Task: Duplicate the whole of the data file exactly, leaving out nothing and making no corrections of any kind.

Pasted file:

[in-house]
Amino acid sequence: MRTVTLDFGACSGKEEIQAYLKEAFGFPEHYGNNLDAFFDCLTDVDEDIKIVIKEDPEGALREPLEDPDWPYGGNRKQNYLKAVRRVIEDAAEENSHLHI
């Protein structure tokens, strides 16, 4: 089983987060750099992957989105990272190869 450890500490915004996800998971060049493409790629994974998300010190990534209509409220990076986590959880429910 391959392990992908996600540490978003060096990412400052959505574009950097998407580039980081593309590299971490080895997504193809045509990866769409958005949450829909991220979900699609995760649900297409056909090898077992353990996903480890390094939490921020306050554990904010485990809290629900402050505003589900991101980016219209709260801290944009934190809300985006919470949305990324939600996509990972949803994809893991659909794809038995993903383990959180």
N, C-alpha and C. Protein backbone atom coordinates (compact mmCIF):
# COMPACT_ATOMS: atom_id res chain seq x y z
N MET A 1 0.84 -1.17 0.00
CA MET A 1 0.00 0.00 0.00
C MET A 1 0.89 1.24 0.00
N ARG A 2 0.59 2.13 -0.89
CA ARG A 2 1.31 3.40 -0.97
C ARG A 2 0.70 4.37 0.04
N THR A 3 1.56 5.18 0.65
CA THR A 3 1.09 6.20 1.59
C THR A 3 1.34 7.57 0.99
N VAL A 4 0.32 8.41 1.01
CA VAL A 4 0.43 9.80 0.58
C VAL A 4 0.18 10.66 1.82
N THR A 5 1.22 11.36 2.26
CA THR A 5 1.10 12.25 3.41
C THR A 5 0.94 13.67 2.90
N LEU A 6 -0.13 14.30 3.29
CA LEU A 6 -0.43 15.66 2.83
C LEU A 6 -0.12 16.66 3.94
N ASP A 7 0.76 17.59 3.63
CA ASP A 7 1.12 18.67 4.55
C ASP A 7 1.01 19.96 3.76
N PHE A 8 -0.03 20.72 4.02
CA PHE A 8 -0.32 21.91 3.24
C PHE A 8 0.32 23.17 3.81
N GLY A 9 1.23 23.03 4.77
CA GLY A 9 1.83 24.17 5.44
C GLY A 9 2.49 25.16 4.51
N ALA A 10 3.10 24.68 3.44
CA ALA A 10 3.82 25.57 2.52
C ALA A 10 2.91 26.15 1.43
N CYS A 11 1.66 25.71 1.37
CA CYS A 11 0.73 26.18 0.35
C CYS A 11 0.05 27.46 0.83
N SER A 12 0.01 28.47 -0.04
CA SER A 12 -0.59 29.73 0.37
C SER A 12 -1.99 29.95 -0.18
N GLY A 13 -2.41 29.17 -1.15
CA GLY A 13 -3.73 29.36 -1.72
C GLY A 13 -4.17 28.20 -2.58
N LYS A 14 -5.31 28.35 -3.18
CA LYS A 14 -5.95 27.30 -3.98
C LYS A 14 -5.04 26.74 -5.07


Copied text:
[in-house]
Amino acid sequence: MRTVTLDFGACSGKEEIQAYLKEAFGFPEHYGNNLDAFFDCLTDVDEDIKIVIKEDPEGALREPLEDPDWPYGGNRKQNYLKAVRRVIEDAAEENSHLHI
């Protein structure tokens, strides 16, 4: 089983987060750099992957989105990272190869 450890500490915004996800998971060049493409790629994974998300010190990534209509409220990076986590959880429910 391959392990992908996600540490978003060096990412400052959505574009950097998407580039980081593309590299971490080895997504193809045509990866769409958005949450829909991220979900699609995760649900297409056909090898077992353990996903480890390094939490921020306050554990904010485990809290629900402050505003589900991101980016219209709260801290944009934190809300985006919470949305990324939600996509990972949803994809893991659909794809038995993903383990959180």
N, C-alpha and C. Protein backbone atom coordinates (compact mmCIF):
# COMPACT_ATOMS: atom_id res chain seq x y z
N MET A 1 0.84 -1.17 0.00
CA MET A 1 0.00 0.00 0.00
C MET A 1 0.89 1.24 0.00
N ARG A 2 0.59 2.13 -0.89
CA ARG A 2 1.31 3.40 -0.97
C ARG A 2 0.70 4.37 0.04
N THR A 3 1.56 5.18 0.65
CA THR A 3 1.09 6.20 1.59
C THR A 3 1.34 7.57 0.99
N VAL A 4 0.32 8.41 1.01
CA VAL A 4 0.43 9.80 0.58
C VAL A 4 0.18 10.66 1.82
N THR A 5 1.22 11.36 2.26
CA THR A 5 1.10 12.25 3.41
C THR A 5 0.94 13.67 2.90
N LEU A 6 -0.13 14.30 3.29
CA LEU A 6 -0.43 15.66 2.83
C LEU A 6 -0.12 16.66 3.94
N ASP A 7 0.76 17.59 3.63
CA ASP A 7 1.12 18.67 4.55
C ASP A 7 1.01 19.96 3.76
N PHE A 8 -0.03 20.72 4.02
CA PHE A 8 -0.32 21.91 3.24
C PHE A 8 0.32 23.17 3.81
N GLY A 9 1.23 23.03 4.77
CA GLY A 9 1.83 24.17 5.44
C GLY A 9 2.49 25.16 4.51
N ALA A 10 3.10 24.68 3.44
CA ALA A 10 3.82 25.57 2.52
C ALA A 10 2.91 26.15 1.43
N CYS A 11 1.66 25.71 1.37
CA CYS A 11 0.73 26.18 0.35
C CYS A 11 0.05 27.46 0.83
N SER A 12 0.01 28.47 -0.04
CA SER A 12 -0.59 29.73 0.37
C SER A 12 -1.99 29.95 -0.18
N GLY A 13 -2.41 29.17 -1.15
CA GLY A 13 -3.73 29.36 -1.72
C GLY A 13 -4.17 28.20 -2.58
N LYS A 14 -5.31 28.35 -3.18
CA LYS A 14 -5.95 27.30 -3.98
C LYS A 14 -5.04 26.74 -5.07